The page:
TIME China

Conservationists Say They Spotted ‘Extinct’ Dolphin in Yangtze River

The creature was declared functionally extinct by researchers a decade ago

A species of freshwater dolphin thought to be extinct may have returned to the Yangtze river in Asia, Chinese conservationists say.

An amateur expedition team claims it spotted the baiji—known as the “goddess of the Yangtze” or the white dolphin—in a stretch of the world’s third longest river near the city of Wuhu, even though the creature was declared functionally extinct by researchers a decade ago, The Guardian reports.

“At around 9:20 a.m. on Tuesday, the team of 11 saw what looked like a dolphin in the Yangtze river close to the city of Wuhu, in Anhui province, while on a one-week expedition to look for the animal,” a description on the government-backed news website Sixth Tone reads. “The dolphin jumped out of the water in easy view of one of the team’s boats, which was around 100 meters away. People on the team’s second boat, which was around 300 meters away, also saw the animal.”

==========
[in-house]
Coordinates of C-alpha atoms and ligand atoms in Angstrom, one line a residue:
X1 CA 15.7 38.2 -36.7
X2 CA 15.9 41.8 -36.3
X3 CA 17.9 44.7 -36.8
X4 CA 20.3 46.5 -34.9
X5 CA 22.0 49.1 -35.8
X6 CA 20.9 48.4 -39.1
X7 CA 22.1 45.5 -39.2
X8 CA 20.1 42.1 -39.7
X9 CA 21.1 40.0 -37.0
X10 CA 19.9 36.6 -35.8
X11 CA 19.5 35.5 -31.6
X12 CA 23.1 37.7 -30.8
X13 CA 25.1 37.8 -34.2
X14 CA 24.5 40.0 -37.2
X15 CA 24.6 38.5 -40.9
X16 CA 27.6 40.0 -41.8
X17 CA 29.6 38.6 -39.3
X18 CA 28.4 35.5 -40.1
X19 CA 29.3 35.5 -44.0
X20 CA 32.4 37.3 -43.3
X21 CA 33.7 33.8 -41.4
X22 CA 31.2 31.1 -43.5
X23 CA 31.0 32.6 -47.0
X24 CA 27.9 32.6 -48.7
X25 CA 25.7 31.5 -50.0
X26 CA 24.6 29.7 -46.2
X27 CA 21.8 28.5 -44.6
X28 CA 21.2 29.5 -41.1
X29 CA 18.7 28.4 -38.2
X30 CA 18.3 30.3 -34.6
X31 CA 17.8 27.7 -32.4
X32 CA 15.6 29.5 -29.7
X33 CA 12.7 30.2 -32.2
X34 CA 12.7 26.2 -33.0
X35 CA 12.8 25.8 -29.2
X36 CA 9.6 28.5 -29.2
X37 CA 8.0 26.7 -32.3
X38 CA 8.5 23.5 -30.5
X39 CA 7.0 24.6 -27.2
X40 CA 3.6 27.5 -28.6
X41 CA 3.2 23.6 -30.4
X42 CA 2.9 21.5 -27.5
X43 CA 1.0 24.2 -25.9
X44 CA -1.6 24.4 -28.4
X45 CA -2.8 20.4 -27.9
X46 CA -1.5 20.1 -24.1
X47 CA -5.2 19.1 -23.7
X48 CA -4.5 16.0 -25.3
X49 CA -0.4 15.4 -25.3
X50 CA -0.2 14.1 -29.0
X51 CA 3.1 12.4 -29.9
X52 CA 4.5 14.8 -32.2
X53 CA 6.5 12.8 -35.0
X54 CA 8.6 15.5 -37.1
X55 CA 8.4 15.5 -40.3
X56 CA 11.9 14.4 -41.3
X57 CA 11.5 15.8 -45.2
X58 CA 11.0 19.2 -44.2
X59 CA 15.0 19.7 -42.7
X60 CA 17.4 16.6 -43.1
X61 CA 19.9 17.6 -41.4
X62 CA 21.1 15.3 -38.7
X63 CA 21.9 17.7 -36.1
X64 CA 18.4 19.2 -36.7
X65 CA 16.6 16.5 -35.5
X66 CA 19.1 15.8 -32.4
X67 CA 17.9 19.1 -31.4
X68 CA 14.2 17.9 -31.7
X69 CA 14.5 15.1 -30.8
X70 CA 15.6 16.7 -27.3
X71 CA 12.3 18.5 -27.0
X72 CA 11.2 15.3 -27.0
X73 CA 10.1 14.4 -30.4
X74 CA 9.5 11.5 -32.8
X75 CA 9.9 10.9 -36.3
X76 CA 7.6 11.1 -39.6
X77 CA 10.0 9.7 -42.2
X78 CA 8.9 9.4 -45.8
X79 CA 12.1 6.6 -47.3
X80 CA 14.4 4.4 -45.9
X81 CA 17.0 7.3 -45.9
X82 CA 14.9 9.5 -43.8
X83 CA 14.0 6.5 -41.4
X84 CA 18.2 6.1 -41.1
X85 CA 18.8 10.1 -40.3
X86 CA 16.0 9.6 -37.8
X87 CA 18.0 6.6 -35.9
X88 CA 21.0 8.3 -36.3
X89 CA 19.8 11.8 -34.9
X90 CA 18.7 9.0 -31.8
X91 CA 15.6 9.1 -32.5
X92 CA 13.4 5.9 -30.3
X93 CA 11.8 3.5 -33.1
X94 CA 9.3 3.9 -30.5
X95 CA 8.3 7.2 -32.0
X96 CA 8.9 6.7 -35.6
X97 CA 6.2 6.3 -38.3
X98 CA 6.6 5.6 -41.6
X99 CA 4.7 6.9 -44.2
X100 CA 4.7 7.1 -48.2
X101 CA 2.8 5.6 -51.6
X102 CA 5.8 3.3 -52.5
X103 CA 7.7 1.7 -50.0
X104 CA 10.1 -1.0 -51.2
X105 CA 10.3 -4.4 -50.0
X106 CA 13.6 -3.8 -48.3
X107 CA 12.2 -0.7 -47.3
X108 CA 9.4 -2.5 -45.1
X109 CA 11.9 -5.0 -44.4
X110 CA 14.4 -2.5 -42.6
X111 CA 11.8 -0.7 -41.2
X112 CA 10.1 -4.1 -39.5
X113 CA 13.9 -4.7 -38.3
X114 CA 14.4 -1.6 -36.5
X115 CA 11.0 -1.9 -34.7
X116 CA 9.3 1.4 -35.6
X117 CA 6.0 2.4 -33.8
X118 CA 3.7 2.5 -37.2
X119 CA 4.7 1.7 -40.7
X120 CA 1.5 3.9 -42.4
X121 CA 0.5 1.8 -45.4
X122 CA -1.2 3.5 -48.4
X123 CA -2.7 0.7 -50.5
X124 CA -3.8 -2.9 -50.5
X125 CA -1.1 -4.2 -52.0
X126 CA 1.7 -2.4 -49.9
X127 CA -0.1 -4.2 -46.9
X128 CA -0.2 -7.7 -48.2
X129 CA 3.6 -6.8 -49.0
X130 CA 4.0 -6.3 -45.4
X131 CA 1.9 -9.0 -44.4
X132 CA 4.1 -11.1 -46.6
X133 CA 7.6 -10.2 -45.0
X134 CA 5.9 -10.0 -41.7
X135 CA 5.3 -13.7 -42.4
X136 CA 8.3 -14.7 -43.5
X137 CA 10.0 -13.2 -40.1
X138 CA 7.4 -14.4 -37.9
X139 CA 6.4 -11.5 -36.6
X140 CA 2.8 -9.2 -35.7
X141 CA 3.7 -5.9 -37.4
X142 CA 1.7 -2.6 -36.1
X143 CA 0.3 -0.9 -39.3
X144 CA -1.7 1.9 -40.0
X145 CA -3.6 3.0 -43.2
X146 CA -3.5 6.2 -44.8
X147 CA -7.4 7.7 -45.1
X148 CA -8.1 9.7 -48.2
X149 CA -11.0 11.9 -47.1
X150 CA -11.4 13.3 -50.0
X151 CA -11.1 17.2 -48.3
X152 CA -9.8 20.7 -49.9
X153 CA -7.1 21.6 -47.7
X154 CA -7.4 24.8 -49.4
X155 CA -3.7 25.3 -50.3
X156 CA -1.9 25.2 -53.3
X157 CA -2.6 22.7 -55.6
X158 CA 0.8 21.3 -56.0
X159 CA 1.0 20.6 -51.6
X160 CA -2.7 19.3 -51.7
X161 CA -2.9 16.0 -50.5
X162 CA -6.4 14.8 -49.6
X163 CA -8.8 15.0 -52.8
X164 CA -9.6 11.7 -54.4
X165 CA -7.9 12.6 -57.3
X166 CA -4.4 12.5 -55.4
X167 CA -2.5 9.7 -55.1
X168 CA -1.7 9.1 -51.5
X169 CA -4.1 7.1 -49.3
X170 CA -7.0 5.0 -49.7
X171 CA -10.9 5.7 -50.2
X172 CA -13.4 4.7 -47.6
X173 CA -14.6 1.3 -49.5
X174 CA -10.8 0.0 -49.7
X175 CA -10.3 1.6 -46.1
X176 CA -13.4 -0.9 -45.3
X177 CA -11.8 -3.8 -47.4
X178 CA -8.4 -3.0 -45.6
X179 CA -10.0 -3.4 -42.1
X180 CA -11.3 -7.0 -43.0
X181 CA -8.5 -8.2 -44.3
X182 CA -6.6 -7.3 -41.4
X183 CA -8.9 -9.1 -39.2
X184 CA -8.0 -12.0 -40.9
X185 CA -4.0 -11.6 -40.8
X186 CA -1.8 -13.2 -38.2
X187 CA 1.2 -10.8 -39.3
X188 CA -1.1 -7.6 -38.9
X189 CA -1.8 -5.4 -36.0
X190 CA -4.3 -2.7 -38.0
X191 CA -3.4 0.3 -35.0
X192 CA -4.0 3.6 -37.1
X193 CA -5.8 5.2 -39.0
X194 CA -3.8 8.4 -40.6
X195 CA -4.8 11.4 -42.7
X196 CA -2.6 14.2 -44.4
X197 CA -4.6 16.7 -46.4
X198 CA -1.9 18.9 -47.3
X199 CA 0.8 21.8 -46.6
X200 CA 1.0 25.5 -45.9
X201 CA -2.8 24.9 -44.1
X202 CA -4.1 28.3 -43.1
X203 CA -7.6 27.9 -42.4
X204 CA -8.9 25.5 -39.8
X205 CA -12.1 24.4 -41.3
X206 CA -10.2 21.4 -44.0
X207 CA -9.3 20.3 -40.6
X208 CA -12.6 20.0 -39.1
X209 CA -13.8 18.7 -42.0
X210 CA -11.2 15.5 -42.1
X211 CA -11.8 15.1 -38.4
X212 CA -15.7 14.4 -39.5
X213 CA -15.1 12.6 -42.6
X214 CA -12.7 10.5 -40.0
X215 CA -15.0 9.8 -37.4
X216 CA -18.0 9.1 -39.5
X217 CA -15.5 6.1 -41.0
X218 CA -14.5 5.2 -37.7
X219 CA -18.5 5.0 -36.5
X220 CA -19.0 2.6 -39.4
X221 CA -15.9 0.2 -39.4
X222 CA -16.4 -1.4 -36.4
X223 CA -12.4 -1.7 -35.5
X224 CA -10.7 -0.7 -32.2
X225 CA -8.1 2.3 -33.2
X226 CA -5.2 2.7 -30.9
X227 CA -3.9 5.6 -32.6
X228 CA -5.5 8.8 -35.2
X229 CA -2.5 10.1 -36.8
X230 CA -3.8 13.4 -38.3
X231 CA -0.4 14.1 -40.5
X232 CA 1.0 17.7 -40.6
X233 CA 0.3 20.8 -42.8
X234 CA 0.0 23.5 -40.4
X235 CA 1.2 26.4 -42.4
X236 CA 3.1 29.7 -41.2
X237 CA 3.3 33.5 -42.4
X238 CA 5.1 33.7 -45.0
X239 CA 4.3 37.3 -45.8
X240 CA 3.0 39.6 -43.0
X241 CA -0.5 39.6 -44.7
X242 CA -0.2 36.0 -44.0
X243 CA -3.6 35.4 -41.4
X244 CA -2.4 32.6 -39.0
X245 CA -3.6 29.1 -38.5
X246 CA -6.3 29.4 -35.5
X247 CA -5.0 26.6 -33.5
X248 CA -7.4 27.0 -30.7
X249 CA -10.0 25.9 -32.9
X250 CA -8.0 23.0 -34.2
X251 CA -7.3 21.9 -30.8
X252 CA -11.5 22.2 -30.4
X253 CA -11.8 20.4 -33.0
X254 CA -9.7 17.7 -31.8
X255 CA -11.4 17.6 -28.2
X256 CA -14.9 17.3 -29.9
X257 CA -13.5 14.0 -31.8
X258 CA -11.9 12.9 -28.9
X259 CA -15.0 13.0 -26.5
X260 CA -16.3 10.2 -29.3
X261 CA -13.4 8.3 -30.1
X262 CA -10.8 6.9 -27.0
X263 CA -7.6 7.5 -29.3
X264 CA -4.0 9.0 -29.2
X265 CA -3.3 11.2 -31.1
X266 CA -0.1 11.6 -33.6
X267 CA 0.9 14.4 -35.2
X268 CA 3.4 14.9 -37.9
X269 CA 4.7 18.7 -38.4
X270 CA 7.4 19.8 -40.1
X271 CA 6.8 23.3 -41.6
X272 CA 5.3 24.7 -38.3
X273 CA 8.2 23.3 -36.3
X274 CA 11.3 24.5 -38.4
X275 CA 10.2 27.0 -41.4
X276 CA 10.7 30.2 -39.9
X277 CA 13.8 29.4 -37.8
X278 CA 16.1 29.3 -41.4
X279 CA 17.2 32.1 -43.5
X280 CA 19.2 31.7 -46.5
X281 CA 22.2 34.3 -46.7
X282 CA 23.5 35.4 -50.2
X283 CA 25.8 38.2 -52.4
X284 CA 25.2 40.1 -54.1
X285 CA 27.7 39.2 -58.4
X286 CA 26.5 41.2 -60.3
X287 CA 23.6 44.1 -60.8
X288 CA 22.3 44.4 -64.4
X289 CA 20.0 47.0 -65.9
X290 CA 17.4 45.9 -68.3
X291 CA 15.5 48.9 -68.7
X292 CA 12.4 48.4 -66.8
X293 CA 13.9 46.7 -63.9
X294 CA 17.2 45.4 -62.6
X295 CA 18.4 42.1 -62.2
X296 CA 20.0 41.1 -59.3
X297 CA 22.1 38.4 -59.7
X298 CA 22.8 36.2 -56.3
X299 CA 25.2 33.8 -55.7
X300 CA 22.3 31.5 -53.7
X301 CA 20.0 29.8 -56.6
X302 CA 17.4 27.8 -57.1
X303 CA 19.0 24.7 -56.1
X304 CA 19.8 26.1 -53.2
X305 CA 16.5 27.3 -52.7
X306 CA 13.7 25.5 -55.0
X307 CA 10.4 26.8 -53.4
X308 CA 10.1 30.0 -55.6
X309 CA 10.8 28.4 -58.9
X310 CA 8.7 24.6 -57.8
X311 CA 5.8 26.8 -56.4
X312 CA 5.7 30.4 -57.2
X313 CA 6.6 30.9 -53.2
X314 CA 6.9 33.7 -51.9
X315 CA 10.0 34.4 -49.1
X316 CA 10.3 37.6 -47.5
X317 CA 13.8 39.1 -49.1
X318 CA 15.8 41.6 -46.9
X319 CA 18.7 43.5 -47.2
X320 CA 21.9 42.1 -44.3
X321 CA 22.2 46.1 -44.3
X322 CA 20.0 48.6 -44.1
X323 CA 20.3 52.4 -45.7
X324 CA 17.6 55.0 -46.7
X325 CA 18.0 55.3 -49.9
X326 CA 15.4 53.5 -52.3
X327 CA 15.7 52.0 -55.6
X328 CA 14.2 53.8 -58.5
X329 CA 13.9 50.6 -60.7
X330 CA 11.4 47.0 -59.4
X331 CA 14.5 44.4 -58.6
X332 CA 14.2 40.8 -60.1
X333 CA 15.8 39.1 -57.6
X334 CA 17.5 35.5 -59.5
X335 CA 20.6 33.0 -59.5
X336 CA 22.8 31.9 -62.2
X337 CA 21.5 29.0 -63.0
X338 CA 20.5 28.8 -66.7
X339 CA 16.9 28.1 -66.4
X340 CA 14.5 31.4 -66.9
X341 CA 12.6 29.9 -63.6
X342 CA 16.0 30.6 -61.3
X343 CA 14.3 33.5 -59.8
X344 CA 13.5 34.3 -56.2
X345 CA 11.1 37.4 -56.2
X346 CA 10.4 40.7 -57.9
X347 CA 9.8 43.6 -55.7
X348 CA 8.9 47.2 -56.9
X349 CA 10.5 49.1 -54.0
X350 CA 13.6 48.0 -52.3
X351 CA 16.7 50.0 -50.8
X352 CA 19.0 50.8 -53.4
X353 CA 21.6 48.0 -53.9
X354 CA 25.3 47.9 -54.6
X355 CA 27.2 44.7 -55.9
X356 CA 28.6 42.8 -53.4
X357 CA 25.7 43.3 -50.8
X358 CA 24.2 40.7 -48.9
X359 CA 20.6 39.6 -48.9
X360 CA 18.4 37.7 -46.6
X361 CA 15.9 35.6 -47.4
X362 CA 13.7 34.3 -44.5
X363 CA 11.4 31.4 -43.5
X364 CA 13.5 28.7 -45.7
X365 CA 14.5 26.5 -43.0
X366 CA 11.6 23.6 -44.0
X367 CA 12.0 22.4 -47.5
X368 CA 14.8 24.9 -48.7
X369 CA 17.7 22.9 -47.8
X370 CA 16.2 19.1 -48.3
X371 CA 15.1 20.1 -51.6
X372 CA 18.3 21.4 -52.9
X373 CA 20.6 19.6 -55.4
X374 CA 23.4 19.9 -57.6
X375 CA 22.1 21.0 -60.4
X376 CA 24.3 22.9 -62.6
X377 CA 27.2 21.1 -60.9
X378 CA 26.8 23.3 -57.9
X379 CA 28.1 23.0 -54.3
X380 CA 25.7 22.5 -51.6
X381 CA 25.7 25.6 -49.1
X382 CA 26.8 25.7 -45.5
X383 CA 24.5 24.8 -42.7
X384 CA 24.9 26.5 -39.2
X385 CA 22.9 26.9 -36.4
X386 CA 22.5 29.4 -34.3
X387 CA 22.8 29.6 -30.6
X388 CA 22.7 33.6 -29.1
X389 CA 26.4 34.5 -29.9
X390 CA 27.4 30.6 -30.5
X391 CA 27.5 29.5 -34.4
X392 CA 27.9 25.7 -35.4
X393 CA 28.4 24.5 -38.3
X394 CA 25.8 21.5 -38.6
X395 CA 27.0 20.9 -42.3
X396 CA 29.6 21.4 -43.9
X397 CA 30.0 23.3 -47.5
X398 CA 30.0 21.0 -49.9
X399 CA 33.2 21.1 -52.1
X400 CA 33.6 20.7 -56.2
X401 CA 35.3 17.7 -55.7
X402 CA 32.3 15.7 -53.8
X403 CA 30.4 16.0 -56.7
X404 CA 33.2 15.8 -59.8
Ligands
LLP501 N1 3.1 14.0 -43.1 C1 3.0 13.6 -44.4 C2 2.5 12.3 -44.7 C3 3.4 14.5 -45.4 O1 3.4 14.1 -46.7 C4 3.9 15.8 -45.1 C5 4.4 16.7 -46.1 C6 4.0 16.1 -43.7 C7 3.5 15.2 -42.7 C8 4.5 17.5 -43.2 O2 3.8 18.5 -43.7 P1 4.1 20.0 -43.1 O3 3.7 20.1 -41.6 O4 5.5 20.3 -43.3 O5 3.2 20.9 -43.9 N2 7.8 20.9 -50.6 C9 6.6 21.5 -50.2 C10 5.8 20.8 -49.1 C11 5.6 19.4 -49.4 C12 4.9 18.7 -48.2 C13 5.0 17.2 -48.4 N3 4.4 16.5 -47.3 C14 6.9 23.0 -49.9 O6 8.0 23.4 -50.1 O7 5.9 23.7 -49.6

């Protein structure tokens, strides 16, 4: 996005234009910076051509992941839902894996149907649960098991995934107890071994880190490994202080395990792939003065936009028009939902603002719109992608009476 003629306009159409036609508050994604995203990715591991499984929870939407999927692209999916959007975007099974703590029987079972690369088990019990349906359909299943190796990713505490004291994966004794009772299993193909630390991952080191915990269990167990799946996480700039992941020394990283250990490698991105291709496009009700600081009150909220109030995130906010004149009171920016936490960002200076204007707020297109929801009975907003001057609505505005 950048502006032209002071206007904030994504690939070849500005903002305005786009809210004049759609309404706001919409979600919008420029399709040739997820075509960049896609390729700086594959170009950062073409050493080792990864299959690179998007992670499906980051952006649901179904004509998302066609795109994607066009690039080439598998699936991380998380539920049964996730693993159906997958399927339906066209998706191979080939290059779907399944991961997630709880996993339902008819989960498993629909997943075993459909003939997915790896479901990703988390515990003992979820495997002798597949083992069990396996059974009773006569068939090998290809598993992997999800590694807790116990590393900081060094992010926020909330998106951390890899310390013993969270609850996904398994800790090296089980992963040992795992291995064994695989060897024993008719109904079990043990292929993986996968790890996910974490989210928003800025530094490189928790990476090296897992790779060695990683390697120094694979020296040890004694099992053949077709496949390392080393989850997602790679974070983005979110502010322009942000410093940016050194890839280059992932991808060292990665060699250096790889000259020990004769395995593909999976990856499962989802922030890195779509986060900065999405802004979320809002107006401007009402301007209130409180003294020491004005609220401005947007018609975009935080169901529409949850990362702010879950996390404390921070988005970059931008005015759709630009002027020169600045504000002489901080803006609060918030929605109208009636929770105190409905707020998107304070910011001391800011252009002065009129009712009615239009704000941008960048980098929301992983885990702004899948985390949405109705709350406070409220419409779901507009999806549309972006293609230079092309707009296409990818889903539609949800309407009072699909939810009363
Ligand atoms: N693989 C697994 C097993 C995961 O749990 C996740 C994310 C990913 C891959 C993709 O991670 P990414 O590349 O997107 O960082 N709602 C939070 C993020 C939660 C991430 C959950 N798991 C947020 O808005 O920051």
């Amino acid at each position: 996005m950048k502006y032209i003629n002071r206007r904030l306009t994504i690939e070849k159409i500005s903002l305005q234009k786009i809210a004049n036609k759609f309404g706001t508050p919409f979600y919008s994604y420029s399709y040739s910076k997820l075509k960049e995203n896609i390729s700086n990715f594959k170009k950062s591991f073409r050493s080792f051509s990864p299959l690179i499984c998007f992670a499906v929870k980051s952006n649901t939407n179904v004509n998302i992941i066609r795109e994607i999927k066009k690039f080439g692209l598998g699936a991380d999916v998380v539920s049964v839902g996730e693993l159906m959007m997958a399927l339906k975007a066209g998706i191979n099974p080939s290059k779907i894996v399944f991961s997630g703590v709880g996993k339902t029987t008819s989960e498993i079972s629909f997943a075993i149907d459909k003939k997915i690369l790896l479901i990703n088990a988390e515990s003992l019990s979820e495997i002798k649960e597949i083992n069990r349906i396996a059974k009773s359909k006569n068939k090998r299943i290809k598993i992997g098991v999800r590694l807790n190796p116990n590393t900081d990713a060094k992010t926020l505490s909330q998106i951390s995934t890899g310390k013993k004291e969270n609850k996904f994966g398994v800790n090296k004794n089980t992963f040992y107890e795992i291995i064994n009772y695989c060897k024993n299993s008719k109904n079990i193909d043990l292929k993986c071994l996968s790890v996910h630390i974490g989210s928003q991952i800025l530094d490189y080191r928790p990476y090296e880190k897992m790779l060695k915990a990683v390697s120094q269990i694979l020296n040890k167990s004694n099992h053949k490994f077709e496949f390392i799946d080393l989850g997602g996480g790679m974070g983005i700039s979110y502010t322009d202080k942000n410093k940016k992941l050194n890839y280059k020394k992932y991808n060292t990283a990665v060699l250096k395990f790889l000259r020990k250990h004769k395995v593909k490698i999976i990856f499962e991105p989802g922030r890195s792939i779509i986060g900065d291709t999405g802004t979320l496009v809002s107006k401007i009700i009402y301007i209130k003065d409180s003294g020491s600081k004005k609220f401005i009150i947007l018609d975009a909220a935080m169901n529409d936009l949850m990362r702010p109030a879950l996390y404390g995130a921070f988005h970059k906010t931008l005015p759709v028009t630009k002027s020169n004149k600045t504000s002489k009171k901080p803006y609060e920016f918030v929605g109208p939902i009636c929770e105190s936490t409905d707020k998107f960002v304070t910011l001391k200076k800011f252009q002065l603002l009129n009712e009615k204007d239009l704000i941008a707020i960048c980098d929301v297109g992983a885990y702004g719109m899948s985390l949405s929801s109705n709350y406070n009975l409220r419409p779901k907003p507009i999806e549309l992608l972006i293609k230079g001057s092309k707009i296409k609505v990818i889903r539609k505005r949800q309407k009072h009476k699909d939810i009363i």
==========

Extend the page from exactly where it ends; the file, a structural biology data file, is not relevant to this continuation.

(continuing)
This is not the first time a creature thought to be extinct has been rediscovered—sometimes after many years. When this happens, the species becomes a “Lazarus species”—named after the biblical story in which Jesus miraculously raises Lazarus from the dead.

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